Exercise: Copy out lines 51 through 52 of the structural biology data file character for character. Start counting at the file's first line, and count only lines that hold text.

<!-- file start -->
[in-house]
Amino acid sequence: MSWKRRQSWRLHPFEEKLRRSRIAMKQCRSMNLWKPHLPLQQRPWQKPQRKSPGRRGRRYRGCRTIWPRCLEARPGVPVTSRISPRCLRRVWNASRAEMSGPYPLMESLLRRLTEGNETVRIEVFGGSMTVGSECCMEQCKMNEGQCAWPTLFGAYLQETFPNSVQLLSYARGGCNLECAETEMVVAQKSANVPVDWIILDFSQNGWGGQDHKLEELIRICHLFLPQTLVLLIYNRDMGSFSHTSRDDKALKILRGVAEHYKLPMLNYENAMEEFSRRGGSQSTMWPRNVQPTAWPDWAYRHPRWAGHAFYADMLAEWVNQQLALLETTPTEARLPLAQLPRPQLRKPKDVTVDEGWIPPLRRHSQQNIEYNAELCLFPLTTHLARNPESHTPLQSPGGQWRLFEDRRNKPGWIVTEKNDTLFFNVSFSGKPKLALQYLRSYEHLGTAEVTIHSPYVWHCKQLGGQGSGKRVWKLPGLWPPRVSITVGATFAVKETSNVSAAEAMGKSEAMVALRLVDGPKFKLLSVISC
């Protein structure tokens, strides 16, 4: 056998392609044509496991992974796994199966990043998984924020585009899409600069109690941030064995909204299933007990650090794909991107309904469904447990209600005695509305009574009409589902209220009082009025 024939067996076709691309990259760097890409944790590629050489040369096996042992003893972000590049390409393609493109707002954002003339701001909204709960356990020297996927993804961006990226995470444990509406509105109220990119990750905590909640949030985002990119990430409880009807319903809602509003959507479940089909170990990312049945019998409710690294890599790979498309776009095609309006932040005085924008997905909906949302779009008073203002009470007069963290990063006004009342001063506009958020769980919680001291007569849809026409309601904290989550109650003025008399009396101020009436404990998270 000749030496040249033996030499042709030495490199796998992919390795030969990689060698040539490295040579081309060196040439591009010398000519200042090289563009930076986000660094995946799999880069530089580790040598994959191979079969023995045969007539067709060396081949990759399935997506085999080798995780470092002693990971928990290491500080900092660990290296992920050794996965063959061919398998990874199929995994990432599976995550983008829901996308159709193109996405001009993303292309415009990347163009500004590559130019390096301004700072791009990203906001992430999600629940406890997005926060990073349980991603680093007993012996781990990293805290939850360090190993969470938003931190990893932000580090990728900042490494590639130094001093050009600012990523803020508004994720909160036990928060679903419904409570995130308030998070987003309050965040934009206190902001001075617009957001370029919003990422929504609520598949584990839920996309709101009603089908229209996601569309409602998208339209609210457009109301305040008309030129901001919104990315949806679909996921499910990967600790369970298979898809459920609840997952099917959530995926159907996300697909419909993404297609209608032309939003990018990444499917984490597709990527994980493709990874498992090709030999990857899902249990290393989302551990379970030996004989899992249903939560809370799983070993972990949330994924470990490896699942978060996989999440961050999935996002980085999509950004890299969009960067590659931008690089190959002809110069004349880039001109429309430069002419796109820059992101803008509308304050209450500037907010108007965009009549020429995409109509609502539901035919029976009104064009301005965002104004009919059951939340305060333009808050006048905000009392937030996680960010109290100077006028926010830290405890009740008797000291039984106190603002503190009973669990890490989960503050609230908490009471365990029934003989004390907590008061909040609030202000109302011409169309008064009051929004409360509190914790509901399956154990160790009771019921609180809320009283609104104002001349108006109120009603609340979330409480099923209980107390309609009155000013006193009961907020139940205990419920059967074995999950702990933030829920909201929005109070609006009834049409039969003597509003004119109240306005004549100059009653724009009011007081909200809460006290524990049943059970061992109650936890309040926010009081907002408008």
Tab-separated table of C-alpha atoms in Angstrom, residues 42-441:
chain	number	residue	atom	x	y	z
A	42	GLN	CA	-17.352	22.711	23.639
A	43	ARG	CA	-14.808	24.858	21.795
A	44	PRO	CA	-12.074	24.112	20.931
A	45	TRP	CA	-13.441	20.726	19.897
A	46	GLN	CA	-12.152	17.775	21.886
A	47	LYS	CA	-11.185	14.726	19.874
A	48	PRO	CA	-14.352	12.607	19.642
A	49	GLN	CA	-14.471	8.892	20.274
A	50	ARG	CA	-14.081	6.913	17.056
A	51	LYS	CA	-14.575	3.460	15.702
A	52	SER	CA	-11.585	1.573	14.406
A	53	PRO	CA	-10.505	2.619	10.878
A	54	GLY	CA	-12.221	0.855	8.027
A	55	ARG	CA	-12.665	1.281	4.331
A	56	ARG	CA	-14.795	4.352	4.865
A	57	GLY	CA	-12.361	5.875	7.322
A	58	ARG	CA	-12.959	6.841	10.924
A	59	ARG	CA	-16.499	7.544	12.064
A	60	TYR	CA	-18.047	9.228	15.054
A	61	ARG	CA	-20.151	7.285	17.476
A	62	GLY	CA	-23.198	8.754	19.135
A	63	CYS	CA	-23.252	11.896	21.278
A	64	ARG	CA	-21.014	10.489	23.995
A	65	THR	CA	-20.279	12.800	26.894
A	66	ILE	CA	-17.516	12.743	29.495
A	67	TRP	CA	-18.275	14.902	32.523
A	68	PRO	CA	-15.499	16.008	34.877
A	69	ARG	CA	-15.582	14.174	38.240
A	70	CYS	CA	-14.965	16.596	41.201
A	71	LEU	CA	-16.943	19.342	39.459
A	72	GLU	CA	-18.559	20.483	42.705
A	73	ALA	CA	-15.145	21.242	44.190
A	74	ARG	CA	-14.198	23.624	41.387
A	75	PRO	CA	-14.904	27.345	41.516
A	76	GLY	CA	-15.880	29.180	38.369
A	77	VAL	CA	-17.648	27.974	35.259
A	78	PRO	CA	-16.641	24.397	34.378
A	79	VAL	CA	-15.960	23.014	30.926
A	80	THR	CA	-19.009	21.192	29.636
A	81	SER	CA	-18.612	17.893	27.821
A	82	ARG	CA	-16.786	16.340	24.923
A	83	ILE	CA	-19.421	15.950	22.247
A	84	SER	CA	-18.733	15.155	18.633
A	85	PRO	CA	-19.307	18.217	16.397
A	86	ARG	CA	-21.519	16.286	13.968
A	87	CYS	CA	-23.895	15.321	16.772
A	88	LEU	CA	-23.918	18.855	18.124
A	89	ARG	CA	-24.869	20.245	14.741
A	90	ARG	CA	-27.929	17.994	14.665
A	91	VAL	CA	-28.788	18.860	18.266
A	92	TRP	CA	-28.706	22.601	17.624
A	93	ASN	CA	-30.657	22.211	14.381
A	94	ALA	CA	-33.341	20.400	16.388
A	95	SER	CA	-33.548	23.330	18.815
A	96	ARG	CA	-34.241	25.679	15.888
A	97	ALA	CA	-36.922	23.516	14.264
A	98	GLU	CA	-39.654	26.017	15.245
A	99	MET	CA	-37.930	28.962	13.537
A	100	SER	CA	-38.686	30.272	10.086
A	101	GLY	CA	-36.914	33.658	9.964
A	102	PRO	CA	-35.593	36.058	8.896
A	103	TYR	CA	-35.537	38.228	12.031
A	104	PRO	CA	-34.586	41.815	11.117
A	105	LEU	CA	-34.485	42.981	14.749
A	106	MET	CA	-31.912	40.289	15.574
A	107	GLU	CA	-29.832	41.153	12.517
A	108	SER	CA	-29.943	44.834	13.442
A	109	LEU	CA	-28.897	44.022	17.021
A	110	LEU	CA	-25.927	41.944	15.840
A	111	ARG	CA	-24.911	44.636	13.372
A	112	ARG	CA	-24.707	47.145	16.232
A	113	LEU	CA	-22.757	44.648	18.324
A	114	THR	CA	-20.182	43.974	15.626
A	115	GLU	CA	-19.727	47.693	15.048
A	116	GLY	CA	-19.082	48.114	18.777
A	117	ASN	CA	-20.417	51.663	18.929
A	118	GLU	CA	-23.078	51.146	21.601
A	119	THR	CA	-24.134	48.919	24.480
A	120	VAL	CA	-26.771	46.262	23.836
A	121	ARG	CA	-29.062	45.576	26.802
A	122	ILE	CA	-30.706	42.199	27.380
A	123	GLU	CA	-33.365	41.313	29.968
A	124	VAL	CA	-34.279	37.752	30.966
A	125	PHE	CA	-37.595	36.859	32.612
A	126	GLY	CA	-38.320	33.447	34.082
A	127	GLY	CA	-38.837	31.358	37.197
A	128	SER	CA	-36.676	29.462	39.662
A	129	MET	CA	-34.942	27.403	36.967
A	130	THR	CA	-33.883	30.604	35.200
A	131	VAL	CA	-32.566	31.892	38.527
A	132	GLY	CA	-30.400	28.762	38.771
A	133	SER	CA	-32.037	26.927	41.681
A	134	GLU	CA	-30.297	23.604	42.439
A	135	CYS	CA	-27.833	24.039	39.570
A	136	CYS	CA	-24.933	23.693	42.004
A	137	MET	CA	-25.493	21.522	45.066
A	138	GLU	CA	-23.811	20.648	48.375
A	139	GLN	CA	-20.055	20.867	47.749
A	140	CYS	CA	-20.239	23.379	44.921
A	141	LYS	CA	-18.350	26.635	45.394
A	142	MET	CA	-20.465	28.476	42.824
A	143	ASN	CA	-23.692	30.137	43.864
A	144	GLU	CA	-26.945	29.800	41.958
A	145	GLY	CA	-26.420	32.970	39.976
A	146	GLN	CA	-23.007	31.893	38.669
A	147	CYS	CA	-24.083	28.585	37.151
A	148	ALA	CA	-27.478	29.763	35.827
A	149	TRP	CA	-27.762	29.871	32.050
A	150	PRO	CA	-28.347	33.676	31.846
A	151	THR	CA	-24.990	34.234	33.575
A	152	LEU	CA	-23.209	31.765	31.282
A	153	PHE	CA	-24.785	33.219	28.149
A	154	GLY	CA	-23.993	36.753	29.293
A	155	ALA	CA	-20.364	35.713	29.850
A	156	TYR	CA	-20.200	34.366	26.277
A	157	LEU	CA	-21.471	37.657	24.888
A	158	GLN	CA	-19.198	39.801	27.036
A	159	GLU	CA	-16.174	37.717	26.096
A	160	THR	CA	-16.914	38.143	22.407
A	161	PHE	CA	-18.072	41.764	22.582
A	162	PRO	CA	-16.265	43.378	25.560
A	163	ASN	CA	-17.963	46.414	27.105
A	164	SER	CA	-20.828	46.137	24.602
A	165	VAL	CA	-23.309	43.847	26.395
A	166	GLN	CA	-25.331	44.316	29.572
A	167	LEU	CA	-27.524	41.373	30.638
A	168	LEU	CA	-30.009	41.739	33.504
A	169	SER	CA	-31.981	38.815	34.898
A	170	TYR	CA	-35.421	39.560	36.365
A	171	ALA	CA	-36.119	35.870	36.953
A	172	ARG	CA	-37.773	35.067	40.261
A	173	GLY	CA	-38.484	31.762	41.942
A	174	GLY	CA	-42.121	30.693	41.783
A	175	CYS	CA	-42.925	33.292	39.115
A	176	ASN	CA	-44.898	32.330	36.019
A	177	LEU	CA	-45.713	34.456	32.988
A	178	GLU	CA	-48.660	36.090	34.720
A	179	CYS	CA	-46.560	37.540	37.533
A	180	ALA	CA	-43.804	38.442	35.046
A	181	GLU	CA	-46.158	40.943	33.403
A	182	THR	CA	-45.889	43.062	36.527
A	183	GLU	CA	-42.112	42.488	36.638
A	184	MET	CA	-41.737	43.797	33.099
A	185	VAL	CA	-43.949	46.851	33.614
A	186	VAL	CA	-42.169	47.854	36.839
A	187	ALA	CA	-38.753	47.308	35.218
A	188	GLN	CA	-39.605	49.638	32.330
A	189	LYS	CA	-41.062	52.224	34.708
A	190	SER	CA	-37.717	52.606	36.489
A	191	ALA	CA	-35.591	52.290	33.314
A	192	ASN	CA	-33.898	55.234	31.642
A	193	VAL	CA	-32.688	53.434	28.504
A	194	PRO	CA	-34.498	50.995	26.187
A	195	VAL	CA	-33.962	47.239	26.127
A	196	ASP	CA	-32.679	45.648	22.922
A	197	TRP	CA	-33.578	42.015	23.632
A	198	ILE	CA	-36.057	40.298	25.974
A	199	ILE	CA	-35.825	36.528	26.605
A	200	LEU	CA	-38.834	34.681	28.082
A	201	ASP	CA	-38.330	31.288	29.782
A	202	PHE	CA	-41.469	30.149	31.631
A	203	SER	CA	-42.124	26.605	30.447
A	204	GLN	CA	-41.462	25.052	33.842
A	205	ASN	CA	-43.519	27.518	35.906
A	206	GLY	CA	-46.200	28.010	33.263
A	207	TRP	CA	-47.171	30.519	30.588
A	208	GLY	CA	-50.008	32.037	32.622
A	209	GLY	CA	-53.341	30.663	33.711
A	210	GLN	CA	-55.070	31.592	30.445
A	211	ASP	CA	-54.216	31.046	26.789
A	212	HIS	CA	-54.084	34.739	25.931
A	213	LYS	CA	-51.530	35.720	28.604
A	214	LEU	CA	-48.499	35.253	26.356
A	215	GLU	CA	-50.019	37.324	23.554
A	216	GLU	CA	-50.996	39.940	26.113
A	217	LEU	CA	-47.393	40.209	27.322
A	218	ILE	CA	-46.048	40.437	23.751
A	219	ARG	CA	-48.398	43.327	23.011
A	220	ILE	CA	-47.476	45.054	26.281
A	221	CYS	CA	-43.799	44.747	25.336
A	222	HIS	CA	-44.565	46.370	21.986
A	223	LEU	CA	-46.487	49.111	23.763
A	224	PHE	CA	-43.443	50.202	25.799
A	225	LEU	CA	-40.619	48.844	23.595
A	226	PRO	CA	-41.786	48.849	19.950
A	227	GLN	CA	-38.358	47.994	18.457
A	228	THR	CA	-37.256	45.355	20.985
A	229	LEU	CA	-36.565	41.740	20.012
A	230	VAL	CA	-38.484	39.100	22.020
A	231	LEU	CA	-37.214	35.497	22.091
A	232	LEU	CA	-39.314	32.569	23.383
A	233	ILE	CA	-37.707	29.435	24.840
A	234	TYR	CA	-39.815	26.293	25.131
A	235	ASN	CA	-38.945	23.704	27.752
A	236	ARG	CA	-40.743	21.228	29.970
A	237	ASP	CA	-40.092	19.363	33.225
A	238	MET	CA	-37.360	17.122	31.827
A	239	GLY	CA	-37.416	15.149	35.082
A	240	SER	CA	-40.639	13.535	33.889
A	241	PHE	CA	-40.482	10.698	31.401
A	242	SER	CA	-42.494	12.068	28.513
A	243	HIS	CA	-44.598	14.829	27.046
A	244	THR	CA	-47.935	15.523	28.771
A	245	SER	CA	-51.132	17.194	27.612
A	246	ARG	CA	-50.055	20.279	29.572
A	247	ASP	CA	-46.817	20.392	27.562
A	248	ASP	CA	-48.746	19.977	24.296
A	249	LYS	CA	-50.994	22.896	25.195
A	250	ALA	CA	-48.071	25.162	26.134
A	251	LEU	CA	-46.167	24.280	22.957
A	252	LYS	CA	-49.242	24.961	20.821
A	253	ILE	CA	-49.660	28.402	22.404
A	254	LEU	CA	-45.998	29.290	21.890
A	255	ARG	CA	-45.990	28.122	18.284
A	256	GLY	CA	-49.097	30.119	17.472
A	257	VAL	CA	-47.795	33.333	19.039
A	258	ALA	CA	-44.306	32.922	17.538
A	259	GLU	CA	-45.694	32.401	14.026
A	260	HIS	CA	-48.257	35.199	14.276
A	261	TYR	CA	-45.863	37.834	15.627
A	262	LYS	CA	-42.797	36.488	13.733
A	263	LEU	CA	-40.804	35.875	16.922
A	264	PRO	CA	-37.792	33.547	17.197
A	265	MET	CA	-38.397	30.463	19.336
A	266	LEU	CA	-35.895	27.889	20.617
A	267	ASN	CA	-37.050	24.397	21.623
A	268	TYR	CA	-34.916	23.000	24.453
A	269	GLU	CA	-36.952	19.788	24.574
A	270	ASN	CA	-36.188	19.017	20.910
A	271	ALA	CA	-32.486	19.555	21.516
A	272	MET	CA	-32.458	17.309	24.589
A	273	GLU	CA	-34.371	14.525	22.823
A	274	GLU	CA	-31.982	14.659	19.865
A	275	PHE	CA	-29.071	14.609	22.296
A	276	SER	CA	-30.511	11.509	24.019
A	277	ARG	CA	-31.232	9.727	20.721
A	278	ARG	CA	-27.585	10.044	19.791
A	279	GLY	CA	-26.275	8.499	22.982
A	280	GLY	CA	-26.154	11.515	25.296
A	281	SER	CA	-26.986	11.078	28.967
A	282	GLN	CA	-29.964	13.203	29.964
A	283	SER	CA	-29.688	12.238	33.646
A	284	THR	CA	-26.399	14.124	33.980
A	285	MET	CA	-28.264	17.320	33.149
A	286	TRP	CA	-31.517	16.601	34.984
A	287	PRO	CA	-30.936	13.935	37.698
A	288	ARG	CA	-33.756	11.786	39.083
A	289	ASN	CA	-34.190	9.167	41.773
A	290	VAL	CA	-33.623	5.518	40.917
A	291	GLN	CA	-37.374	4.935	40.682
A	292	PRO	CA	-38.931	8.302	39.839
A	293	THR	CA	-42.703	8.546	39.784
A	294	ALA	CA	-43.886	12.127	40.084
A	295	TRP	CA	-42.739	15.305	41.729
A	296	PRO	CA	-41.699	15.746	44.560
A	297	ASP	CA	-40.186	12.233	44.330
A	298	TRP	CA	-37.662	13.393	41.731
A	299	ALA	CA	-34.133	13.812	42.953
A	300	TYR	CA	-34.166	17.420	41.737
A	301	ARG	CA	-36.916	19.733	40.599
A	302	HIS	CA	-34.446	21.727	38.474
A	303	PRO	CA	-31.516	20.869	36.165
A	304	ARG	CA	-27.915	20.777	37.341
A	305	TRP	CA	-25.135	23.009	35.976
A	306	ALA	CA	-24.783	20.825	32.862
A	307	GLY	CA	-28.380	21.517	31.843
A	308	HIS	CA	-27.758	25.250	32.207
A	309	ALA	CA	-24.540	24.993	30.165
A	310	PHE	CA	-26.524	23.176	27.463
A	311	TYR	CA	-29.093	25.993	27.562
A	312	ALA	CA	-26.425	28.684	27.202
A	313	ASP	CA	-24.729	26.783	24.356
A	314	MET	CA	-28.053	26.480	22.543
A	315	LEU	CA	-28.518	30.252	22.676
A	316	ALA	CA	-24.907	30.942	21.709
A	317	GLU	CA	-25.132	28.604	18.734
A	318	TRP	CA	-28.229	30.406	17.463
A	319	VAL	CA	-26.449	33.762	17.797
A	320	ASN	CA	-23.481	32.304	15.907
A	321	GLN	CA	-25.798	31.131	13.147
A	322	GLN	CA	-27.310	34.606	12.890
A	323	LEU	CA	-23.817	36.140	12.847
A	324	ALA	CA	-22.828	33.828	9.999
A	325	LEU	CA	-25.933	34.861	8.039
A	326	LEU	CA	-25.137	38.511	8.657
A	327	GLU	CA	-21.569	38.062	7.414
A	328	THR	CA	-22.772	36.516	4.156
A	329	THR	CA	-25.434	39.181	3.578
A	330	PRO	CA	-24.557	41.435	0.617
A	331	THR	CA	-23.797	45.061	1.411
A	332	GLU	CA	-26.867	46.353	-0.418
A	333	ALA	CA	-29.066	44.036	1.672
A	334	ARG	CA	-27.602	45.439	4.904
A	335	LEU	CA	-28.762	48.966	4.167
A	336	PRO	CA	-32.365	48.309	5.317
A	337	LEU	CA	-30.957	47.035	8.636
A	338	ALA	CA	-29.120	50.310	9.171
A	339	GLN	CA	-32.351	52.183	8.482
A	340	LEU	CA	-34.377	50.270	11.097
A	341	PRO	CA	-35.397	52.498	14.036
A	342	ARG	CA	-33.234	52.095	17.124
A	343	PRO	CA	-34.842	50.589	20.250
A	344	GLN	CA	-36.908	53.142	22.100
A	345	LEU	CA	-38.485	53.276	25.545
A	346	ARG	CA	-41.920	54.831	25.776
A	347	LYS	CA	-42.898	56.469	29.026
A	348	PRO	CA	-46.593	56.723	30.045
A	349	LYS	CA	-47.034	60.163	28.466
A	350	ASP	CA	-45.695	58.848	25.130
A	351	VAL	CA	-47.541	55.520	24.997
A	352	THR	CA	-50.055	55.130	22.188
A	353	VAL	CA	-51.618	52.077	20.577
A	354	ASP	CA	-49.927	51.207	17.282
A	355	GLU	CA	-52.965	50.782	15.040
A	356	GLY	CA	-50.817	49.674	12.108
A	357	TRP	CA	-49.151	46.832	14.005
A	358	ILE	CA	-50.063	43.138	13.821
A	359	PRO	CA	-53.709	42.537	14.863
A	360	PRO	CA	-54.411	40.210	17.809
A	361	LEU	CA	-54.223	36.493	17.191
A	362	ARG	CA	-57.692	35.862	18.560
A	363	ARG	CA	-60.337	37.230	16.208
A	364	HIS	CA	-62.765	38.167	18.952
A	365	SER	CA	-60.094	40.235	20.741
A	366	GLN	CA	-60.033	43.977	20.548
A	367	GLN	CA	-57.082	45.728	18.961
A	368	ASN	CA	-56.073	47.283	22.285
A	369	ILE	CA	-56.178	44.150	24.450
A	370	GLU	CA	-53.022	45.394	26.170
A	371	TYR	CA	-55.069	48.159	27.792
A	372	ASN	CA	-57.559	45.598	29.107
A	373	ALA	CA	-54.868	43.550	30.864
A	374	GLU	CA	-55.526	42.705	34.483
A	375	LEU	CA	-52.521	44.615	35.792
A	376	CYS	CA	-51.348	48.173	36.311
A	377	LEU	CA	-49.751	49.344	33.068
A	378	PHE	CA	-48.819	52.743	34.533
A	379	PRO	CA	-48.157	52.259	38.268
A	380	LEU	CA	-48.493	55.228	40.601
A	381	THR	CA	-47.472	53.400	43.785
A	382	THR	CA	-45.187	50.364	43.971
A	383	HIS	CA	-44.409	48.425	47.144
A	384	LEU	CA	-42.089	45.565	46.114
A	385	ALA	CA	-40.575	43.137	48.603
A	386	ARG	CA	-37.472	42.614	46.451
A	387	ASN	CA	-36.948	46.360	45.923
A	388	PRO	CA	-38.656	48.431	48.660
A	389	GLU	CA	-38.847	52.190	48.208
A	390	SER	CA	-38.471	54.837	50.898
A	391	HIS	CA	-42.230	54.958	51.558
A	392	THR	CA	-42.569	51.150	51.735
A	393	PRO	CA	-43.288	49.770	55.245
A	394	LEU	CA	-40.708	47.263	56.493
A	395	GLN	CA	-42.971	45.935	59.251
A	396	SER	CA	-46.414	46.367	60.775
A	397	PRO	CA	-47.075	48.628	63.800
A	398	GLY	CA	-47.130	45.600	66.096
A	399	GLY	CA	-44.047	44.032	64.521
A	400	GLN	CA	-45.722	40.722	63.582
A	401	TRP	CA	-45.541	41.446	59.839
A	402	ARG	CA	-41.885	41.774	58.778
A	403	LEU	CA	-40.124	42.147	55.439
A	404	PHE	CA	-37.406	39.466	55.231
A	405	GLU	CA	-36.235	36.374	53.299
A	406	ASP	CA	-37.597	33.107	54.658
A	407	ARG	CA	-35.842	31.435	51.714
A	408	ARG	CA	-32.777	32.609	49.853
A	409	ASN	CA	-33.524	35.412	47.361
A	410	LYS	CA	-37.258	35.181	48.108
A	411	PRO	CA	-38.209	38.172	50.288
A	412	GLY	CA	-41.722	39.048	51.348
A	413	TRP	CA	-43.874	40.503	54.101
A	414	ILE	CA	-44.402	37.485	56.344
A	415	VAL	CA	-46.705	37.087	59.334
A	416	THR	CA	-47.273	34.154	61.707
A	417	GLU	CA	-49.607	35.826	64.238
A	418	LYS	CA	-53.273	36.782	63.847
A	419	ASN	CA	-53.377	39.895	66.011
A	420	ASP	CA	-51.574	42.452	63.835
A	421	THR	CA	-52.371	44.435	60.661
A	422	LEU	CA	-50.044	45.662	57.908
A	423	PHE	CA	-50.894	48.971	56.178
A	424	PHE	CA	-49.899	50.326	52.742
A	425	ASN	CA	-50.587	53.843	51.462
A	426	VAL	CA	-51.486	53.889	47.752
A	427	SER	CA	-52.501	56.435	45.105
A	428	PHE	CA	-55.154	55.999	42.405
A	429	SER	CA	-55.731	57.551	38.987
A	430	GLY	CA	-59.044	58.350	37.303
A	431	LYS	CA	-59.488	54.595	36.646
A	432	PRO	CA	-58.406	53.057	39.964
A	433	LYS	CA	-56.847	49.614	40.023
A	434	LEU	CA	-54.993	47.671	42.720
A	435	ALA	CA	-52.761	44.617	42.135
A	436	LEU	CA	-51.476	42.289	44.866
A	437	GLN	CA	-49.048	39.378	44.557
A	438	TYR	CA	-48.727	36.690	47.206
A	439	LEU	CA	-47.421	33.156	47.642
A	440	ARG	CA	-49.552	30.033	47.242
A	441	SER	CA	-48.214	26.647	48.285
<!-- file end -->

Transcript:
A	87	CYS	CA	-23.895	15.321	16.772
A	88	LEU	CA	-23.918	18.855	18.124